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Appetite Hormones 101: Peptide YY

“I’ve been treating eating disorders (ED’s) and obesity for nearly 25 years and have always had good outcomes. My rate of success improved dramatically, however, when I discovered the critical role that processed food plays in causing as well as in preventing recovery from Anorexia, Bulimia, Bulimarexia, (a combination of the two) Binge Eating Disorder (BED,) Emotional Eating and Obesity. To this end, I find it of great importance to provide both my patients and readers with relevant nutrition information to aid in their recovery. To view all my Nutrition, Fitness, and Health articles, use the search feature to search on the topic of your choice.”

In this third and final installment of the series, “Appetite Hormones 101”, we will discuss Peptide YY (PYY). The purpose of this series is to explain the role of hormones on both appetite and body weight goals, as it relates to both weight loss and weight restoration. If you’re a new reader, be sure to check out “Appetite Hormones 101: Leptin” and “Appetite Hormones 101: Ghrelin“.

Peptide YY (PYY)

PYY is a hormone that suppresses appetite. It was discovered to play a role in digestion in 1985. PYY regulates food intake, and is believed to improve leptin sensitivity. The amount of PYY released by our bodies is influenced by the number of calories we ingest; the more calories we ingest, the more PYY is released. The diagram below shows how our PYY levels, ghrelin and leptin levels typically fluctuate before and after meals:

PYY levels are highest in individuals battling anorexia, followed by those individuals that are lean,which explains why both groups have less hunger and also may have more difficulty eating. PYY levels are lowest among obese and morbidly obese individuals. Individuals with bulimia also experience low levels of PYY, which helps to explain why all three groups feel more hunger. Research shows that the obese individual can decrease their PYY levels by 30% by reducing their body weight by 5.4%. PYY levels are not believed to be effected by weight restoration during recovery from anorexia. It is also important to note that high levels of PYY in anorexic individuals is associated with decreased bone mineral density (BMD).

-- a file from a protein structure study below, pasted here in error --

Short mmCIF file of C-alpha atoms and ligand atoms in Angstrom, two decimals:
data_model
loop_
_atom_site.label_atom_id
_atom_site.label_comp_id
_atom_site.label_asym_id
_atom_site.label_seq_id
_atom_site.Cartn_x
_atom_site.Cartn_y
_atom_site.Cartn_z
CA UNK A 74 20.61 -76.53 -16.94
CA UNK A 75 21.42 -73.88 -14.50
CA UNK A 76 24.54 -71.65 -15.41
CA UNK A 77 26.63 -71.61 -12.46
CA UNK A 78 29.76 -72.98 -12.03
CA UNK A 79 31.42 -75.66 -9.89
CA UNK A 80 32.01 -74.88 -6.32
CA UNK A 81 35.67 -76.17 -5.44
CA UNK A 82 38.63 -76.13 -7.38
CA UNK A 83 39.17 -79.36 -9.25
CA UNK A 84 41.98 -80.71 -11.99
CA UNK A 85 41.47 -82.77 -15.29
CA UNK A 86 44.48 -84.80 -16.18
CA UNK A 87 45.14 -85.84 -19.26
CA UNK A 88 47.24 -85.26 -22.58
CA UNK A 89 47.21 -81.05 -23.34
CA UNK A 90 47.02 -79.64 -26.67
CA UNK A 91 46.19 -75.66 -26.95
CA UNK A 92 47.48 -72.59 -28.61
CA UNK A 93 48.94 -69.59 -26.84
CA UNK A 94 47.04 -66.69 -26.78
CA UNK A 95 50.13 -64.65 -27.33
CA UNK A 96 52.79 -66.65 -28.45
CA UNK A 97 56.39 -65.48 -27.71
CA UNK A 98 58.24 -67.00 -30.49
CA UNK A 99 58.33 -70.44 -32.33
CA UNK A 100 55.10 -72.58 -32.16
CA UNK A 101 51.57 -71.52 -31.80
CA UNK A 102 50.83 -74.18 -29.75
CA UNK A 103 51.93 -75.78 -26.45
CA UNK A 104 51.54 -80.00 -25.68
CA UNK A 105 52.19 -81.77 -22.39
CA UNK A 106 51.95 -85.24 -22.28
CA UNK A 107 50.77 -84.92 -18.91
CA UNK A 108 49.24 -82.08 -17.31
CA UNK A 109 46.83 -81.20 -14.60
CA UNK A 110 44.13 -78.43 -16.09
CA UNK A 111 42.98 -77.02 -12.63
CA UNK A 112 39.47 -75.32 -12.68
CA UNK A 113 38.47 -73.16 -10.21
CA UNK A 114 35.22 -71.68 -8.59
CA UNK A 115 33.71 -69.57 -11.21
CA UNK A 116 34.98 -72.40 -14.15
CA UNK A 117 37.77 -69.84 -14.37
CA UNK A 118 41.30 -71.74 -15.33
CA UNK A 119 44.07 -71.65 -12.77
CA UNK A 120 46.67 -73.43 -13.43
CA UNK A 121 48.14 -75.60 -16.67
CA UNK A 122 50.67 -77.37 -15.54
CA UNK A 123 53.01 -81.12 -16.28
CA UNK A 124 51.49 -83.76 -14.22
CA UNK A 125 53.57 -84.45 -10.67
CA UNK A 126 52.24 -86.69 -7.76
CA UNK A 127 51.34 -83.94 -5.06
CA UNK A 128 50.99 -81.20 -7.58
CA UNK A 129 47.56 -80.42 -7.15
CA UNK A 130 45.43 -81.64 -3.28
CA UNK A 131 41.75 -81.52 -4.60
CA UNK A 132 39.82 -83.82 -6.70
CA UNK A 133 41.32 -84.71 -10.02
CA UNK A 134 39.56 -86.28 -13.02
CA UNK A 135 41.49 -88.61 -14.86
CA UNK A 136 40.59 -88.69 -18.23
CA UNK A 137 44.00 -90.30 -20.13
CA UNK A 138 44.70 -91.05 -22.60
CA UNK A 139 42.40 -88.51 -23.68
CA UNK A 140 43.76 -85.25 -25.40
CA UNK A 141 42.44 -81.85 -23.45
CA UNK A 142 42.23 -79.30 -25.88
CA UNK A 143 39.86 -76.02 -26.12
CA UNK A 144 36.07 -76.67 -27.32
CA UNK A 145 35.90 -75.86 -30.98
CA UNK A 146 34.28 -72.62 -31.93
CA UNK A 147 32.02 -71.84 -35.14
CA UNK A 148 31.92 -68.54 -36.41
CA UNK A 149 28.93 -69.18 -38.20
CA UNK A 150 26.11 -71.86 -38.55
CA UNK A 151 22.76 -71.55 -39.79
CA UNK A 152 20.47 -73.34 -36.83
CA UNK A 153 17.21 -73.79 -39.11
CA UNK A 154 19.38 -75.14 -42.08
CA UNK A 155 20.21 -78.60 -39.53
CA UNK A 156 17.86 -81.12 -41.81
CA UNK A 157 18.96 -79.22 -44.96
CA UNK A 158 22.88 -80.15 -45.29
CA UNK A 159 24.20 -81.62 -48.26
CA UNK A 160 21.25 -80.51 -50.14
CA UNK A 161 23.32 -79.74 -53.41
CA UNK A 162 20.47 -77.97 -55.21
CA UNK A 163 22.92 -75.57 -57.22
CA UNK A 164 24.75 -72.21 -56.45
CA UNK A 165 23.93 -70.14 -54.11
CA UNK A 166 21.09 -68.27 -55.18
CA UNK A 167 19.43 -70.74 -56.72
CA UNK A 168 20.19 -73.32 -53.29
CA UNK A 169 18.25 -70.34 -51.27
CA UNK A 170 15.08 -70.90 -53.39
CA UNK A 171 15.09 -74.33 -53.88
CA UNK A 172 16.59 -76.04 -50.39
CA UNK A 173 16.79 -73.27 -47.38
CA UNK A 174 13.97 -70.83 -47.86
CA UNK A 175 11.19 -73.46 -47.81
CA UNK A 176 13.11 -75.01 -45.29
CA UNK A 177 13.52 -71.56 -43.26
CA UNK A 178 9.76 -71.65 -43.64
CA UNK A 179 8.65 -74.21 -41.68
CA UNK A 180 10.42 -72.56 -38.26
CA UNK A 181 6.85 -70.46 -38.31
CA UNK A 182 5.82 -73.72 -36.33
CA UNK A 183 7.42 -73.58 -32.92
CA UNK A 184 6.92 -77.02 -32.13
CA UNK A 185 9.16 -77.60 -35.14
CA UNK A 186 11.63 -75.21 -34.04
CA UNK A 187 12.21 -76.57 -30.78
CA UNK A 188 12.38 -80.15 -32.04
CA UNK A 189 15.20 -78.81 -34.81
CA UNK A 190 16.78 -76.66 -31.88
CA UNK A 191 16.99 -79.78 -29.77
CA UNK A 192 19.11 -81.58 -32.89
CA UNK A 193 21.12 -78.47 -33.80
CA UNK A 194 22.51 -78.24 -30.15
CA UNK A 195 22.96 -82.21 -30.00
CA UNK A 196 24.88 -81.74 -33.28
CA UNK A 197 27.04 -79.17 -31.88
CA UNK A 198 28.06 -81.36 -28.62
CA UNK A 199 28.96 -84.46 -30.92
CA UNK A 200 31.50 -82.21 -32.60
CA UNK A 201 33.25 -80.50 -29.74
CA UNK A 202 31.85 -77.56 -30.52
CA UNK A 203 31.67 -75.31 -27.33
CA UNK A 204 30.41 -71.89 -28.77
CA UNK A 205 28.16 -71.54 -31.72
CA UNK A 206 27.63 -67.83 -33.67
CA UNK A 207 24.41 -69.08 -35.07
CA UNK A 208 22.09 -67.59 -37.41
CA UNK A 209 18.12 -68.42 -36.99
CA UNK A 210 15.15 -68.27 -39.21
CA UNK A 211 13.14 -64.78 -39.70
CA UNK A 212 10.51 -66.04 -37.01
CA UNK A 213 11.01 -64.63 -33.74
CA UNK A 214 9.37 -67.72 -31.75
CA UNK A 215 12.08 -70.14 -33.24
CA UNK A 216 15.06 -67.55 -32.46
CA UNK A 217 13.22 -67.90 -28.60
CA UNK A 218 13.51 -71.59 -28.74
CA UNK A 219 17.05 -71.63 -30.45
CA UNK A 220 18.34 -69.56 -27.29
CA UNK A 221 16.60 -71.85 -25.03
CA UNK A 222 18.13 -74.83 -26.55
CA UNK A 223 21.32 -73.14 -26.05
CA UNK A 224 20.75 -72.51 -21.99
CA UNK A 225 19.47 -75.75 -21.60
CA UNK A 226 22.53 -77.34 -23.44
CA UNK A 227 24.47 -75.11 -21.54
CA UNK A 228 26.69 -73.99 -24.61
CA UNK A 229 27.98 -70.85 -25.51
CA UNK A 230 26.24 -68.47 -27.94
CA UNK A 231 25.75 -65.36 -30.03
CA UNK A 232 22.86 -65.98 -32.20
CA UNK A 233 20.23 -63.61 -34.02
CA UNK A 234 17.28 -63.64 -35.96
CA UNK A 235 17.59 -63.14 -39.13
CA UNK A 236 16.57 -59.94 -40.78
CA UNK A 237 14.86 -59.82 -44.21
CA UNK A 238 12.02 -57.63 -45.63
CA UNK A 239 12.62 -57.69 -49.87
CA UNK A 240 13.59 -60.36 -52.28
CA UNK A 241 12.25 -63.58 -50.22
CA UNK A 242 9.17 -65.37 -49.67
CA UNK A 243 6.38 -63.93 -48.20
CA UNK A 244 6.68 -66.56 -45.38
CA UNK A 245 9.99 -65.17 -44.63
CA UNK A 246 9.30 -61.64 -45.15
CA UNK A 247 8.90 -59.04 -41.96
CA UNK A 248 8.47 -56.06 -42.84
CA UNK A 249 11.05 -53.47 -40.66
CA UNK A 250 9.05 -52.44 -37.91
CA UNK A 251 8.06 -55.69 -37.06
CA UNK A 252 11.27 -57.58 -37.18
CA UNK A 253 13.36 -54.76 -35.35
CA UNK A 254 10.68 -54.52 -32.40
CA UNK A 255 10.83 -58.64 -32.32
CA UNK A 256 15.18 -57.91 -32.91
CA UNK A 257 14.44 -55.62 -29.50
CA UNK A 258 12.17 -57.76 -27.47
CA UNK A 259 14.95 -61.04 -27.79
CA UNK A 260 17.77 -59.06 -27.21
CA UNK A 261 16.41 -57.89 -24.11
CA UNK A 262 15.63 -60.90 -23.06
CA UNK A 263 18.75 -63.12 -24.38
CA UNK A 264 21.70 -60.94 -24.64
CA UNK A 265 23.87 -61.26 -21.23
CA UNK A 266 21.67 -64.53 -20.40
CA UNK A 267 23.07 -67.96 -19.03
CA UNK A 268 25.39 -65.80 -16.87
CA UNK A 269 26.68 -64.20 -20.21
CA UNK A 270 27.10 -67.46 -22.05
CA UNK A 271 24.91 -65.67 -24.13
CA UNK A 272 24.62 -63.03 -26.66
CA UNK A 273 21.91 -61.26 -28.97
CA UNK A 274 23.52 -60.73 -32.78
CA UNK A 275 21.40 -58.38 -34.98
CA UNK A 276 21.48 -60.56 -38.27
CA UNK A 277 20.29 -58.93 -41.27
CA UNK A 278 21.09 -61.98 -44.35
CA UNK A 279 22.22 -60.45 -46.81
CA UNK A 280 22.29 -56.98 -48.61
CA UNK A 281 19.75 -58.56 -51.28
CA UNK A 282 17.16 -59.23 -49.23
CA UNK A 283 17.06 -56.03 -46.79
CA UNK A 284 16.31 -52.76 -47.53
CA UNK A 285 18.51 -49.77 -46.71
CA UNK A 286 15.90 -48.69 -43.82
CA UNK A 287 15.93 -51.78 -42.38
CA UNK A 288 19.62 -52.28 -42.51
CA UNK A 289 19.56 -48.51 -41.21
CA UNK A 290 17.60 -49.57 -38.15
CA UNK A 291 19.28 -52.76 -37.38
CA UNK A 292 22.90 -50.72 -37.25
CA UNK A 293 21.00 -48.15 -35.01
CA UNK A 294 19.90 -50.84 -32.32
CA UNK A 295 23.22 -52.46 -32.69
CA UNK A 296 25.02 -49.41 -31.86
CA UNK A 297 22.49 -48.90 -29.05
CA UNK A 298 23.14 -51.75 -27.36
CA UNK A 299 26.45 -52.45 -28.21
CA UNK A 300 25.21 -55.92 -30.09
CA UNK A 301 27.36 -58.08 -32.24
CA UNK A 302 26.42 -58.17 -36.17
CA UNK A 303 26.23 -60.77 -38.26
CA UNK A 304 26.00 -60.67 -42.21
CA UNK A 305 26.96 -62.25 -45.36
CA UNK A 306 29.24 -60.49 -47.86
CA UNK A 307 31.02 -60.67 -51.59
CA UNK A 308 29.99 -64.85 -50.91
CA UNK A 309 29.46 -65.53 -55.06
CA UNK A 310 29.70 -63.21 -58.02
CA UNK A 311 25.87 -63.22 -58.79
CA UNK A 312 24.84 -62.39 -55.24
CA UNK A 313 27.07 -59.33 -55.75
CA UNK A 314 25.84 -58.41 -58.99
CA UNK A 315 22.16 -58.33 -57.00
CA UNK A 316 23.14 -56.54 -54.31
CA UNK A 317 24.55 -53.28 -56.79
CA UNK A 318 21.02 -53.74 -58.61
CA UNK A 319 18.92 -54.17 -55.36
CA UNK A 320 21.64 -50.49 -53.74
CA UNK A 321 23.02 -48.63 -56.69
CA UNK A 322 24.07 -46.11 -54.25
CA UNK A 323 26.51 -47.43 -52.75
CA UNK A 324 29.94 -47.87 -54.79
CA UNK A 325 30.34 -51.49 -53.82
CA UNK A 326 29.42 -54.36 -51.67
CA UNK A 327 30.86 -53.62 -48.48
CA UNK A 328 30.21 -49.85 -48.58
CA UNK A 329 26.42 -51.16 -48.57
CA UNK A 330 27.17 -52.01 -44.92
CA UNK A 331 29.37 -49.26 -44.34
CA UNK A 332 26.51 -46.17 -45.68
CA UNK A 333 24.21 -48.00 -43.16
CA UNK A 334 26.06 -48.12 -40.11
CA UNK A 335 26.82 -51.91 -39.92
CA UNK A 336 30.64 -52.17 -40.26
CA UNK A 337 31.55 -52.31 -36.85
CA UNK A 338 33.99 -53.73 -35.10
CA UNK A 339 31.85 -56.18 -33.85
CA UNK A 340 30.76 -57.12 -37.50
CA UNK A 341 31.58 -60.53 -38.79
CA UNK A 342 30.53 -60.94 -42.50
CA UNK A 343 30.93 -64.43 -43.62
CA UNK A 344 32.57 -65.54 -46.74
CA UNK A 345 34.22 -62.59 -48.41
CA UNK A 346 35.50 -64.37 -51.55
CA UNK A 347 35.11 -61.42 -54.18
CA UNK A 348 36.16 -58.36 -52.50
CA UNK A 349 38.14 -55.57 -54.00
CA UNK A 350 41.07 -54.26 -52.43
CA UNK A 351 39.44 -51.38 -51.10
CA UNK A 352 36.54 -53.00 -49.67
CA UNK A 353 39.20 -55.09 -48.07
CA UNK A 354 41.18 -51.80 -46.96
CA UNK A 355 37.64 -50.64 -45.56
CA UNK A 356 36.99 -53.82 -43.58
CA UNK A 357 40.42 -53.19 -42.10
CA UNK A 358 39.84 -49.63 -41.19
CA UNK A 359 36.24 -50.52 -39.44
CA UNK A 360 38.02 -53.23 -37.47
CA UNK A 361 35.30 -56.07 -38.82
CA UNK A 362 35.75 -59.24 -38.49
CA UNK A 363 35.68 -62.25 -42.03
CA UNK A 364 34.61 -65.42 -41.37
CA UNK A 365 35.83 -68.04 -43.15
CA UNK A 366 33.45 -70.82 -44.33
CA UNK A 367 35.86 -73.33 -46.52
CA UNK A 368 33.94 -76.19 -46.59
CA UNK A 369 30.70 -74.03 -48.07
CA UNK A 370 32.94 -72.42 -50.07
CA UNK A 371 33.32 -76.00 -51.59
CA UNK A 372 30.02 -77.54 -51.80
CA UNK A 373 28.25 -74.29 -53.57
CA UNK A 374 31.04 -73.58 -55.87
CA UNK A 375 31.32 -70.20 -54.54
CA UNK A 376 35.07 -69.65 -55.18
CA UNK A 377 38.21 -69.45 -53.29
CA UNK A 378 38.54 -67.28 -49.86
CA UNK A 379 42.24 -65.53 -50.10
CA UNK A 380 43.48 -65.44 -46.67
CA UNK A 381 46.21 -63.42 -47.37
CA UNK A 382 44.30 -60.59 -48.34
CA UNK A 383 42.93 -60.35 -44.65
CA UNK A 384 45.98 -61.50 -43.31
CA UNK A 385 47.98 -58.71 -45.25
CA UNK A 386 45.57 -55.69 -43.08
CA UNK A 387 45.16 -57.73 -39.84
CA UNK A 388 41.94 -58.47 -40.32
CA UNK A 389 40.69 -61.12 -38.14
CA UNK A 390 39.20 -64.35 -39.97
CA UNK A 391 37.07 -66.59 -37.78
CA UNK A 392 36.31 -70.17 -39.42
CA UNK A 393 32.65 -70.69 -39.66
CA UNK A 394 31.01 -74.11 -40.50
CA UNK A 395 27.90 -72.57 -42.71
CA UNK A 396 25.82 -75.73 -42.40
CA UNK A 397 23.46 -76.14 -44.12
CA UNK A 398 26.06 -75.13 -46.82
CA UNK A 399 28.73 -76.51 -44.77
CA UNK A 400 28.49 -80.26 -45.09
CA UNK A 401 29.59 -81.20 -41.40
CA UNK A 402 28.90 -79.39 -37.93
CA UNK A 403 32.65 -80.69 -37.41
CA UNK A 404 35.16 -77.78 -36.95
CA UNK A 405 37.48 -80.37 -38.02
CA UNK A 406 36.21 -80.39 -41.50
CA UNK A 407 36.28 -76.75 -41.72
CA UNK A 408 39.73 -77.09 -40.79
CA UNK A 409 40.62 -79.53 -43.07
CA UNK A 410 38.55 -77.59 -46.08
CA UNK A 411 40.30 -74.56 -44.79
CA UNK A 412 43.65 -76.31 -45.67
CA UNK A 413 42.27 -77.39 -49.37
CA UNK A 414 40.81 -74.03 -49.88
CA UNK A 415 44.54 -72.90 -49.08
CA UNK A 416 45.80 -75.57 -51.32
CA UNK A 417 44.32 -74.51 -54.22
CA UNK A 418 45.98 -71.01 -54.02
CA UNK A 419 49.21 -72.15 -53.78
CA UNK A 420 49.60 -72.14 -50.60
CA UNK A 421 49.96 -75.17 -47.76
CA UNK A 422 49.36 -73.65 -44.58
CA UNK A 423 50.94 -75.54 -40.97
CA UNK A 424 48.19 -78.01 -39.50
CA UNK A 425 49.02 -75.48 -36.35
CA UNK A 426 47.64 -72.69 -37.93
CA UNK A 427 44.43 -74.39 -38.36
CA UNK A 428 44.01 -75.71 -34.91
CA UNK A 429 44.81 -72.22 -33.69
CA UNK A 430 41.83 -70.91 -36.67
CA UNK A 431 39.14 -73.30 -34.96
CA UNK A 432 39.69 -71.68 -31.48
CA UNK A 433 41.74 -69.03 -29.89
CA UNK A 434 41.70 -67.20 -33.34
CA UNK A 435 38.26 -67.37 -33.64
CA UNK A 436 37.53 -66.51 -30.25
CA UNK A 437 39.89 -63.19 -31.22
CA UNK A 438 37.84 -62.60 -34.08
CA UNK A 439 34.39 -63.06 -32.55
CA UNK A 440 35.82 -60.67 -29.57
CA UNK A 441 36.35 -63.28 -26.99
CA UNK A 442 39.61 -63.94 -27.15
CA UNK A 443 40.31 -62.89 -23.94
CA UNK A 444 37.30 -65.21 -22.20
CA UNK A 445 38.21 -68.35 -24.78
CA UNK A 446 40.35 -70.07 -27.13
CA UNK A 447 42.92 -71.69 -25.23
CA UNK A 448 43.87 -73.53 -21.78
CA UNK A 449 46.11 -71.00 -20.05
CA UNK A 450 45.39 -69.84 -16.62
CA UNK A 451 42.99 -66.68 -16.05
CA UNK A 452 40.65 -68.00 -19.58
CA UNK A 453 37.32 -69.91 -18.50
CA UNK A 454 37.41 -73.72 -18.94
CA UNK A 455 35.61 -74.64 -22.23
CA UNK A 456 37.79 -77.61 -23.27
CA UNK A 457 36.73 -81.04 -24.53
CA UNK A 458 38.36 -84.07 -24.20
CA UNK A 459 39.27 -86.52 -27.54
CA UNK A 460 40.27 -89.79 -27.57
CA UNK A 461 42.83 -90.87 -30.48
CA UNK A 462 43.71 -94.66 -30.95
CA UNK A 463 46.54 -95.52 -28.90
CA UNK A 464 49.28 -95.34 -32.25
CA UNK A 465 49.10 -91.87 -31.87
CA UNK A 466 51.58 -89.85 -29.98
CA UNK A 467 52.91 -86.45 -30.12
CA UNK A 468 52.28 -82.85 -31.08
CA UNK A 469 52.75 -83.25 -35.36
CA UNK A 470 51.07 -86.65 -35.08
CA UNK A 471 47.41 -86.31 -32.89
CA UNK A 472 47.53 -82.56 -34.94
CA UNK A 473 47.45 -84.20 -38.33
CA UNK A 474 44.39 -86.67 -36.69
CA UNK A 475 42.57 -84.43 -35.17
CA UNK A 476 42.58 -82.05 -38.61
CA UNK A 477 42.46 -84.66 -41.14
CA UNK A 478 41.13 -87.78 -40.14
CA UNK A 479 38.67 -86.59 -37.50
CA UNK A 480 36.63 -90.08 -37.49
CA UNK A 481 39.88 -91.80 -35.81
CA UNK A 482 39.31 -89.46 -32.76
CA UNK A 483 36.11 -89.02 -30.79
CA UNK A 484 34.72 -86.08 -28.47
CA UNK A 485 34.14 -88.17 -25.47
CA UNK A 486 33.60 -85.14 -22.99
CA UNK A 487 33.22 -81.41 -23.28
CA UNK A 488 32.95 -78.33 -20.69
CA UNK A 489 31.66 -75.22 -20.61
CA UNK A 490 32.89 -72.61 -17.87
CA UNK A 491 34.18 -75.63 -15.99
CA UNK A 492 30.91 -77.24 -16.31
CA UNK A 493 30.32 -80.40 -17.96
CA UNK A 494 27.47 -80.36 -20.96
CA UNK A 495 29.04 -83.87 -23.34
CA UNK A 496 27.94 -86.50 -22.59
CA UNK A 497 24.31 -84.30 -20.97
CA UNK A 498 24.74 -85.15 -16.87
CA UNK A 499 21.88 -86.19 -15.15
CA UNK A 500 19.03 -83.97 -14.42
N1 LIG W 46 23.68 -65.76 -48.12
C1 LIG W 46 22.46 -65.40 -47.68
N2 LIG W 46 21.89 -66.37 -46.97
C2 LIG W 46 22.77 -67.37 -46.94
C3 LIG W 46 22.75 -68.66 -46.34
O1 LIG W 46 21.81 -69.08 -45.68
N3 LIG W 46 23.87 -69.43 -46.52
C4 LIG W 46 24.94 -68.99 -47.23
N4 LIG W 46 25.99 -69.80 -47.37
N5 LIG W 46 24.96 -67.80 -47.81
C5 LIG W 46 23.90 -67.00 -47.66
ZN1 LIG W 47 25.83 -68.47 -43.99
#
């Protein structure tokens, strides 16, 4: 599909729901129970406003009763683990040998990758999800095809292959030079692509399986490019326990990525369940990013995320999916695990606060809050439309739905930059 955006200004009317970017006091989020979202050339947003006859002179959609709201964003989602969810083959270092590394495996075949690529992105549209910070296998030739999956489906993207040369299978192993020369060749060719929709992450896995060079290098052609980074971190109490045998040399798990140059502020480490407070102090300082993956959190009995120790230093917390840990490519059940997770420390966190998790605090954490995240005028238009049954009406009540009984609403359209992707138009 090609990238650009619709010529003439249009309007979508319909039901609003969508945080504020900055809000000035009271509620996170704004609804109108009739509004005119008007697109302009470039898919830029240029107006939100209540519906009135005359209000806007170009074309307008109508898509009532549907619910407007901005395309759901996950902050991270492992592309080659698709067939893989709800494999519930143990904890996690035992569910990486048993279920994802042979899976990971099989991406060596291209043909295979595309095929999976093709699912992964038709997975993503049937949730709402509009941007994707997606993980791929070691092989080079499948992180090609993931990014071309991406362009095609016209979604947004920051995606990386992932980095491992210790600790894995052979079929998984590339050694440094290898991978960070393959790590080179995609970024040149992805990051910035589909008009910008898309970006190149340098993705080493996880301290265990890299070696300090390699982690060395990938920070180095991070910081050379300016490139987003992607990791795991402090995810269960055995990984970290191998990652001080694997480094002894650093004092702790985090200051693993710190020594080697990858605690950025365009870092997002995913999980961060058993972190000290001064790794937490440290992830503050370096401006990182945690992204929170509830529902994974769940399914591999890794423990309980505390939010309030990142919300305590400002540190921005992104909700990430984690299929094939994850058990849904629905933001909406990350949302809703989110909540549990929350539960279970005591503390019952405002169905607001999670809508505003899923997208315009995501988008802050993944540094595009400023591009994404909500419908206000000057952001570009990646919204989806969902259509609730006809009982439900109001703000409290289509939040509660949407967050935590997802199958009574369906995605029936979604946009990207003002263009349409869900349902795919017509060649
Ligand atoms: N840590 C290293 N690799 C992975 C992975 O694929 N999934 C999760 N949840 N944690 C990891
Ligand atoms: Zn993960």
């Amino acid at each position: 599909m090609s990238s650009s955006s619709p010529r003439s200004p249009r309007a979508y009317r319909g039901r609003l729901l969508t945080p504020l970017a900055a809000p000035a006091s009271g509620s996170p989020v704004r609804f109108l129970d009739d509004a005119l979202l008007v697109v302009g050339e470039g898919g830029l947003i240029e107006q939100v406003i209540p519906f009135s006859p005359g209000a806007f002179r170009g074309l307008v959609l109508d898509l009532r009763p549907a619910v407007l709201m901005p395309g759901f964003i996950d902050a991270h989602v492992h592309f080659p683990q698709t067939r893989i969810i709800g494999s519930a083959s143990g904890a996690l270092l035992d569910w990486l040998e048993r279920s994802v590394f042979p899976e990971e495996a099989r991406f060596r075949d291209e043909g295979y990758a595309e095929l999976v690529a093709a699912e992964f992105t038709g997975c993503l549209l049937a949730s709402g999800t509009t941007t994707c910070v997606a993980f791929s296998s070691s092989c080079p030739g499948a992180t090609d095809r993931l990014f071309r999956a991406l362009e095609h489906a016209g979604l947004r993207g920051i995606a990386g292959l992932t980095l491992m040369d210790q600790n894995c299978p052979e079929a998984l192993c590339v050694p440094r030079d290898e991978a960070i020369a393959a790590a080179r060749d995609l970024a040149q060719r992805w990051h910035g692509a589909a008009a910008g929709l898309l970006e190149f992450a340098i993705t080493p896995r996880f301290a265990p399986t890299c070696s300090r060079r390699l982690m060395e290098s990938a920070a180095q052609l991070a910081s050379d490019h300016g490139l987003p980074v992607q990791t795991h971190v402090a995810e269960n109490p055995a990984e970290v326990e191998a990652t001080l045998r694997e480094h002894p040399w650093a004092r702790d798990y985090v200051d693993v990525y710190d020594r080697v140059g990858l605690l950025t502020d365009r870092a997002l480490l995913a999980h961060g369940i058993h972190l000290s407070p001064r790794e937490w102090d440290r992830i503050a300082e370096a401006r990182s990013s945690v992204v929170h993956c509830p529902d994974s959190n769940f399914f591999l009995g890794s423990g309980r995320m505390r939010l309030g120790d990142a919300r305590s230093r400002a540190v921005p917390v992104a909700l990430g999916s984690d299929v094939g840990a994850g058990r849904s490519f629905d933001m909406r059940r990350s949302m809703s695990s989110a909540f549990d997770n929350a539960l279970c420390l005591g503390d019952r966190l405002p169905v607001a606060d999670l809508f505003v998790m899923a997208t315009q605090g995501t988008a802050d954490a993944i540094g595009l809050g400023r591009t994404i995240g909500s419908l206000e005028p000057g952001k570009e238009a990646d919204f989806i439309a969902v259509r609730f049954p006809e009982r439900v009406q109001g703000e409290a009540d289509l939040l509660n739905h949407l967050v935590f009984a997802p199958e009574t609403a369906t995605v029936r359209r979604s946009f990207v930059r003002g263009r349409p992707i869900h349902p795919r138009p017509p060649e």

Our mood also effects our PYY levels. Recent studies show that PYY levels are higher in those suffering from major depression. This explains why many people with major depression have a decreased appetite and experience weight loss.

PYY levels can be regulated through both diet and exercise. Diets high in quality protein tend to raise PYY levels highest, followed by diets high in healthy fats. High carbohydrate diets tend to raise PYY levels the least. Aerobic exercise has also been proven to raise PYY levels, whereas strength-training has no effect on PYY levels (although strength-training does lower ghrelin levels).

In conclusion, PYY regulates our appetite. The higher our PYY levels are, the more satiated we will feel. You can ensure your PYY levels are highest by eating a high protein diet and including aerobic exercise in our workout routine.

Medical Advice Disclaimer: The information included on this site is for educational purposes only. It is not intended nor implied to be a substitute for professional medical advice. The reader should always consult his or her healthcare provider to determine the appropriateness of the information for their own situation or if they have any questions regarding a medical condition or treatment plan. Reading the information on this website does not create a physician-patient relationship.

© 2012, Dr J Renae Norton. This information is intellectual property of Dr J Renae Norton. Reproduction and distribution for educational purposes is permissible.
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J Clin Endocrinal Metab. 2009 Nov; 94(11): 4463-71 Epub 2009 Oct 9
J Endocrinal Invest. 2011 Dec 15 [Epub ahead of print]